As a media member, you’ll study up to learn about a high-profile NFL player headed to town. It’s more just satisfying the curiosity of working with someone you don’t know than it is about football abilities you’ve already seen.
In other words, what’s he really like?
Reviews can be mixed. Usually they’re good. Occasionally, they’re glowing.
And then there’s wide receiver Robert Woods, about whom this was written by The Athletic’s outstanding Los Angeles Rams beat writer Jourdan Rodrigue: “Woods is a perennial team captain and has been a core leader in the locker room since the Rams signed him in 2017. He helped build the culture that ultimately became so crucial to the Rams’ Super Bowl win.”
There’s more: “The difficult part is that, in losing a player as meaningful as Woods has been to this franchise, to his teammates, coaches, fans and to media, we feel all of it.”
So the Rams hated to see Woods go, huh? He’s a good guy? And a good receiver who’s not quite 30 years old?
The Tennessee Titans acquired all that for … checks notes … a sixth-round draft pick in 2023? Nothing else? All because the Rams signed Allen Robinson and were eager to dump Woods’ salary?
This feels like the kind of trade that may not get much attention when it happens, but come November or December, there’s a chance that we’re all going to look back on it as one of the most important moves of the offseason and think the Titans pulled one over on the Rams and the NFL.
There was a lot more to it, as Woods described when he held court with reporters at the Titans’ facility on Wednesday. Sean McVay told Woods soon after Robinson’s signing that he was going to be traded, but the Rams were giving Woods a say in where he wanted to go.
Such a courtesy, first off, says a lot about how much respect the Rams had for Woods. They went out of their way to do right by him. Even if it’s possible the Rams could have gotten a better trade offer from another team, Woods wanted to play for the Titans. He’s a physical receiver. He understands how well he fits the Titans’ offense.
Gotta love that.
Gotta love a lot about this trade for the Titans.
Love the sixth-round price tag, for sure. Love the nickname (Bobby Trees). Love Woods’ reputed character, leadership and work ethic. Love his reliability and production of him.
From 2018-20, Woods averaged 89 receptions on 132 targets – with Jared Goff throwing to him. For comparison, AJ Brown hasn’t caught more than 70 passes or logged more than 106 targets in any of his three NFL seasons.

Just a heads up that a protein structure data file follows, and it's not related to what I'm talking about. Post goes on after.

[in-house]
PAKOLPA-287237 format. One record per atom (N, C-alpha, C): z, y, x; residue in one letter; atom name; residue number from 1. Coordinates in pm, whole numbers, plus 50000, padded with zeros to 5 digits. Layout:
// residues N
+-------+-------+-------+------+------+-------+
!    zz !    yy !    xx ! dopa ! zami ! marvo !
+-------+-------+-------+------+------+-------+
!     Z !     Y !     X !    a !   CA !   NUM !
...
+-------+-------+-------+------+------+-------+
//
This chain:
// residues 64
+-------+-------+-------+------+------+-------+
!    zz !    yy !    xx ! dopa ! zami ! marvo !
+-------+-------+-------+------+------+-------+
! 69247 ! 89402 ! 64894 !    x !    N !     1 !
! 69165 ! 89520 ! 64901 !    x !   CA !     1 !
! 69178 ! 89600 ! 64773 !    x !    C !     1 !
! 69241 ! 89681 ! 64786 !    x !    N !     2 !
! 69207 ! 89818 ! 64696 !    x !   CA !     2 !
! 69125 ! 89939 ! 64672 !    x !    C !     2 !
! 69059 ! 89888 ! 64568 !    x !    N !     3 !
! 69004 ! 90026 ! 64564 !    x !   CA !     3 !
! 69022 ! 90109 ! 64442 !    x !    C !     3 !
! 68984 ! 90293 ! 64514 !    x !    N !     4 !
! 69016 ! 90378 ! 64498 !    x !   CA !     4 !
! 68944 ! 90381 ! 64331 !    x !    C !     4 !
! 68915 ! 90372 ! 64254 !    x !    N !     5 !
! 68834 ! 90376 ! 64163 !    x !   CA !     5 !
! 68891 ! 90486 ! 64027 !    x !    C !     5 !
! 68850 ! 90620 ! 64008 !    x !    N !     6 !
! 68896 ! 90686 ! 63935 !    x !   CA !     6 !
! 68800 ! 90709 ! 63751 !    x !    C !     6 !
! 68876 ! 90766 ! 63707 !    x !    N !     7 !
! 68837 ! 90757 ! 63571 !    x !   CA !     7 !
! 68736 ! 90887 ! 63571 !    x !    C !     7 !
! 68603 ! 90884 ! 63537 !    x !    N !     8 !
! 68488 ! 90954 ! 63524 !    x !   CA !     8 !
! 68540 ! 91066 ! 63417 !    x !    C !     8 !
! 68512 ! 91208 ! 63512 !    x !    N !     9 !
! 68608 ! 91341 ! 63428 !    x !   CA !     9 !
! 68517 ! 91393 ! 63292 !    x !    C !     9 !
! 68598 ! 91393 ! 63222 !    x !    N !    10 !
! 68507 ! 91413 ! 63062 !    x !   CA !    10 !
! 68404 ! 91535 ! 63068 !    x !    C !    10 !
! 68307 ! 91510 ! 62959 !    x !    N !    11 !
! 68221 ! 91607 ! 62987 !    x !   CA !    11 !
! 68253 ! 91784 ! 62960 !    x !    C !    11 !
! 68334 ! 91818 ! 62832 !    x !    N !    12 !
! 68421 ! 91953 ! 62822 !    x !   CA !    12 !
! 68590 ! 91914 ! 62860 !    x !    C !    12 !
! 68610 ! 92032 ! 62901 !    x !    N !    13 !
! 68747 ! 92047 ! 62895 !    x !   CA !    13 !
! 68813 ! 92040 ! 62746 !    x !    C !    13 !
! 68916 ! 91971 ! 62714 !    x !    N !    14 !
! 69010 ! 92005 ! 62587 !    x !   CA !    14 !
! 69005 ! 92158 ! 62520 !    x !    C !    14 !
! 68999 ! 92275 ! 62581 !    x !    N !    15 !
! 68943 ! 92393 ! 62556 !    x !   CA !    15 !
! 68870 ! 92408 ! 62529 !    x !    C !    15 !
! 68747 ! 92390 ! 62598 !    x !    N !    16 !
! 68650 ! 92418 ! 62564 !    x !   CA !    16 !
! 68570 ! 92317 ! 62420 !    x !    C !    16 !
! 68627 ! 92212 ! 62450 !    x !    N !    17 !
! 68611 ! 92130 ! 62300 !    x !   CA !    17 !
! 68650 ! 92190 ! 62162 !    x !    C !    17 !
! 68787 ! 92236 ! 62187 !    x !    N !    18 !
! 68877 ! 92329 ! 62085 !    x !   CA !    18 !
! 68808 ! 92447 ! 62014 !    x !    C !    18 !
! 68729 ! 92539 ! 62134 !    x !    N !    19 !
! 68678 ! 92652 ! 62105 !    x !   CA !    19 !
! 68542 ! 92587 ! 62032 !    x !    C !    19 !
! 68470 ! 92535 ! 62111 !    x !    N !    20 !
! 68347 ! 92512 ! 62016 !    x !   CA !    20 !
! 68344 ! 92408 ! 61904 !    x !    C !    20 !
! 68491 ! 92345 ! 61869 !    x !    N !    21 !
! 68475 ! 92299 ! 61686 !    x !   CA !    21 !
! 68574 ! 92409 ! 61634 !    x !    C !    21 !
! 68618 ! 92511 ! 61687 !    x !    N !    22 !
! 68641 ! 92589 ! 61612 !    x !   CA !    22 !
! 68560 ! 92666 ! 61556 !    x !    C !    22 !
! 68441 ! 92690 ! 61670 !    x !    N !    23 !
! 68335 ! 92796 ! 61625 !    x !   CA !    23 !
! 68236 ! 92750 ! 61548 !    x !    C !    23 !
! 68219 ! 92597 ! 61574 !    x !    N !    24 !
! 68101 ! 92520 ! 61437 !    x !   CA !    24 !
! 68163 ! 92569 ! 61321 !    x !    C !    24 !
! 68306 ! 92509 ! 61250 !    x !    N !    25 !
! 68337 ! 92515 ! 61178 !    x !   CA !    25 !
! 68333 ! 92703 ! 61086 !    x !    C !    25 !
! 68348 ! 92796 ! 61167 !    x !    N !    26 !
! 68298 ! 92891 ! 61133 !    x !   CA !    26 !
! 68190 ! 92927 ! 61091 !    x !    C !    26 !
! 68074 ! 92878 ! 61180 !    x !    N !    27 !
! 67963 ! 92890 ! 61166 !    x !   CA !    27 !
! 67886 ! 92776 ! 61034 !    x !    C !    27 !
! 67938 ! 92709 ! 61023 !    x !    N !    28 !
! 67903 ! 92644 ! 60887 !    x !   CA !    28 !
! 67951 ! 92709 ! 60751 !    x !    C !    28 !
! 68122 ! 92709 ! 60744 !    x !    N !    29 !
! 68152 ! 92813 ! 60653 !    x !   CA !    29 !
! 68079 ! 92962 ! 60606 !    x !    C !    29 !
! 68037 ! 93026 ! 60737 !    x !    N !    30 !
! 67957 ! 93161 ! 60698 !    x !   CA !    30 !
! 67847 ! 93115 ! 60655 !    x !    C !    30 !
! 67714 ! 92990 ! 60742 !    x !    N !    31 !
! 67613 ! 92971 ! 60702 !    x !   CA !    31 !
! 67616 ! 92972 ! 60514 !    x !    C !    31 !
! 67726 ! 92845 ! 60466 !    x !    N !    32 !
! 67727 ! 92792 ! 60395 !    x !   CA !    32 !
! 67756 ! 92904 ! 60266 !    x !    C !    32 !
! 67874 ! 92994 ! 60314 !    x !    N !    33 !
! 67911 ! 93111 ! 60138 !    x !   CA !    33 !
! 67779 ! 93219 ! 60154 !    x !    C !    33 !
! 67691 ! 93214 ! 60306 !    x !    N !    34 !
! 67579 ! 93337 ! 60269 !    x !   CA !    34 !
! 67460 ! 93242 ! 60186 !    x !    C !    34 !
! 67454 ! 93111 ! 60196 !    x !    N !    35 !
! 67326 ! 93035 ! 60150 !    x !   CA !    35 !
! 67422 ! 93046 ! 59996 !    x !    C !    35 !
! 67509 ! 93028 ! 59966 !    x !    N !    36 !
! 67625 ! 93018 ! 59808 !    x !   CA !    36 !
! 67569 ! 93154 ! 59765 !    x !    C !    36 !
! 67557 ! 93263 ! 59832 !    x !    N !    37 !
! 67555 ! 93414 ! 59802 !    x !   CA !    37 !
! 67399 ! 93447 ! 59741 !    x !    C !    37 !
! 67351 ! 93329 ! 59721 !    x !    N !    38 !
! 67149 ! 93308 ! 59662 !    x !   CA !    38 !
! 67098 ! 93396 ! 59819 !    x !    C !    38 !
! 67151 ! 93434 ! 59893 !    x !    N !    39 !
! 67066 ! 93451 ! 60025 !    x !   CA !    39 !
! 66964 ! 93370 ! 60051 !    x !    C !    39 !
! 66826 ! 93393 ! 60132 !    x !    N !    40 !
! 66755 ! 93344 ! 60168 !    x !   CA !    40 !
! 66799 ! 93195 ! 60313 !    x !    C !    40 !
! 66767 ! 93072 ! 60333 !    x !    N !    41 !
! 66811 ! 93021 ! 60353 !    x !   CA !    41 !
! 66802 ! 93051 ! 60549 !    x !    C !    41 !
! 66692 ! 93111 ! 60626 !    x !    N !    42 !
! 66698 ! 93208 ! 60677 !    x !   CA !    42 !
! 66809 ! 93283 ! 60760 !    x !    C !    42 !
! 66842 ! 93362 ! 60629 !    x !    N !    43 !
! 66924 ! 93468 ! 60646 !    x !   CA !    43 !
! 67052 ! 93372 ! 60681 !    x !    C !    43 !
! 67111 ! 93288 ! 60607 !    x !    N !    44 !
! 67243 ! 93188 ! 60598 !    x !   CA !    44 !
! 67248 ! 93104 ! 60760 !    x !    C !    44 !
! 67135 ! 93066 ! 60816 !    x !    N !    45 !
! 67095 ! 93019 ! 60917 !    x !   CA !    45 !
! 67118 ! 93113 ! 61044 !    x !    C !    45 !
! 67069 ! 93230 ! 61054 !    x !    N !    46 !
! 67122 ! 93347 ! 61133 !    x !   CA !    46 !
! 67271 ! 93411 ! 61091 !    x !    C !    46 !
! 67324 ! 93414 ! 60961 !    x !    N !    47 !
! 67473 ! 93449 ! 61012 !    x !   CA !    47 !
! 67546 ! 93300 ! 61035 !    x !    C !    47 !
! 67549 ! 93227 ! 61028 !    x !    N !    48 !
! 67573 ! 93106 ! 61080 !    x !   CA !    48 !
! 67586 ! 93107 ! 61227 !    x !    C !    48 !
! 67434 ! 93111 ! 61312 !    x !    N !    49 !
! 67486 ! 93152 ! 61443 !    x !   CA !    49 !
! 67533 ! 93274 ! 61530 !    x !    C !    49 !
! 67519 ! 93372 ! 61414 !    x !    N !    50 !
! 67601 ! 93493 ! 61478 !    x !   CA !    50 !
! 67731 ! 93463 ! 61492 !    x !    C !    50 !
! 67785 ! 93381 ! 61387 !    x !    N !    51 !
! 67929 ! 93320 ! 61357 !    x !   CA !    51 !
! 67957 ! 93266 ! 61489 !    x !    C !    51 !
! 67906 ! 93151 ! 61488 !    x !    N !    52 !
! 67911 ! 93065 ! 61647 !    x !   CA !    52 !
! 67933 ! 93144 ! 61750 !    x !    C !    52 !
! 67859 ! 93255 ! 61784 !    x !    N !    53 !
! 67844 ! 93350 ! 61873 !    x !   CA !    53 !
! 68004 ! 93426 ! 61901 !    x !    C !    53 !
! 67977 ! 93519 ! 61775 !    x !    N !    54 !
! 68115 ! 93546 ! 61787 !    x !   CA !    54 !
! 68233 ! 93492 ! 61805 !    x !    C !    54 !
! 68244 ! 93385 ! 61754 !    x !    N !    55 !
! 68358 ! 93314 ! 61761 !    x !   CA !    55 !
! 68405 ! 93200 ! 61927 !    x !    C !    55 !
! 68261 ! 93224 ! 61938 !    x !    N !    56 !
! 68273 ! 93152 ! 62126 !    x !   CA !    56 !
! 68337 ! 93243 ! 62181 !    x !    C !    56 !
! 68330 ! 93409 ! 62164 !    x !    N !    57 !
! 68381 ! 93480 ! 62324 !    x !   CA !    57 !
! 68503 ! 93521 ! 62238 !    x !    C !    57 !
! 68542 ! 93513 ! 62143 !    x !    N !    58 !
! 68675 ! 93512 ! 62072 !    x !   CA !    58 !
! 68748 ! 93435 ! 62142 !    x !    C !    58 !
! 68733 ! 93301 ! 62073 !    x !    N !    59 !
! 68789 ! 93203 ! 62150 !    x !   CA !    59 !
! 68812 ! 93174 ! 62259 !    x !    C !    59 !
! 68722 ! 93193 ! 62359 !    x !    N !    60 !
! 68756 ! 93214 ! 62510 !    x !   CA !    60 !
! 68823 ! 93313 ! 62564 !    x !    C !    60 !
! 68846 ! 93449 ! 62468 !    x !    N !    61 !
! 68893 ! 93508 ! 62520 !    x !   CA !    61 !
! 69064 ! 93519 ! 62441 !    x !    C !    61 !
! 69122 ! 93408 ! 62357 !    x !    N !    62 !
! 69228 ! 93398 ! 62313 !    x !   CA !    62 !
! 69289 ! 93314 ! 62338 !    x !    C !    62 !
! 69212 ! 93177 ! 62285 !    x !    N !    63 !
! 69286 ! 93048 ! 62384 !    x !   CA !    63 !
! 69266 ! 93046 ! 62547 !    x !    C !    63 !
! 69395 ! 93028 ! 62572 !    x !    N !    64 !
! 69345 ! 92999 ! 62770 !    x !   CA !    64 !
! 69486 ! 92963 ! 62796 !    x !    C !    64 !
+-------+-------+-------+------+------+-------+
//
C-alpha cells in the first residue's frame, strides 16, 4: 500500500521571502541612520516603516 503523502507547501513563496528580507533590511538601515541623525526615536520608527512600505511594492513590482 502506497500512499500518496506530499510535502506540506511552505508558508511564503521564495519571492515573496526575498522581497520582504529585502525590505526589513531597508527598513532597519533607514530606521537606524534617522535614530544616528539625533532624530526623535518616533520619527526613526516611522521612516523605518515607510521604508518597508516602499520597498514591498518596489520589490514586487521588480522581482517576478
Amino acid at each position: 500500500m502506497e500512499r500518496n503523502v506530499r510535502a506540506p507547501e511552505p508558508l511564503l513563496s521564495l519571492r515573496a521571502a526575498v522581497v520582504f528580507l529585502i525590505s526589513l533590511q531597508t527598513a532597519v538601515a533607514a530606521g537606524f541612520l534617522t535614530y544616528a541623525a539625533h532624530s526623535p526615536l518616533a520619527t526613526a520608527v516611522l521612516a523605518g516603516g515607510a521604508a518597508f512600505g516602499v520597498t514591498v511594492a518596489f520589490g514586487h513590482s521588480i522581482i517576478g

You love this simple quote Wednesday: “My job as a receiver is to be open to catch the ball – and I’ll do that.” Woods wasn’t saying it to be cocky. He was saying it because it’s true. Confidence like this has been earned.
After the Titans’ here-today, hurt-tomorrow experience with Julio Jones, you almost wanted to applaud when Woods talked about developing trust with quarterback Ryan Tannehill and that “It’s all about practice. It’s all about timing. You’ve got to be out there on the practice field.”
Love all of it.
Well, except for one thing.
Woods isn’t healthy. He tore his ACL in early November, leaving him sidelined for the Super Bowl run.
The Titans have a type, don’t they? Whether it’s a first-round draft pick or an expensive free agent or a trade for a recovering player like Woods, they are wholly unafraid to invest heavily in ongoing recovery from a serious injury.
While they’ve hit some home runs that way – see Jeffery Simmons – it also makes it hard to blame bad luck when you have a season like 2021 in which the injuries start to run rampant on your roster.
Because those setbacks included first-round cornerback Caleb Farley, who was hurt when the Titans drafted him and still working his way back when he tore up his knee.
Or free-agent signee Bud Dupree, who said he rushed back too quickly from an ACL injury. Left tackle Taylor Lewan struggled, too, in recovering from an ACL injury – the same injury Woods suffered.
That’s enough to give you pause, considering Woods is clearly set up to be the Titans’ No. 2 receiver next season. Yet there is nothing the Titans can do but wait and hope he’s ready to go when the season starts. There is no guarantee that’ll be the case.
For what it’s worth, current signs are encouraging. Woods has told Rams reporters that he hopes to be back in time for training camp, if not June minicamps.
If uncertainty is the lone downside to adding a player of Woods’ caliber in exchange for a sixth-round pick, that’s still a no-brainer of a move.
In an AFC that is getting more talented by the day, it was time for the Titans to make a little noise, too. With tight end Austin Hooper and now Woods, they have.
“They should have been a lot further in the playoffs last year,” Woods said of the Titans. “Let’s get over that hump, and let’s go win this thing.”
Reach Gentry Estes at email@example.com and on Twitter @Gentry_Estes.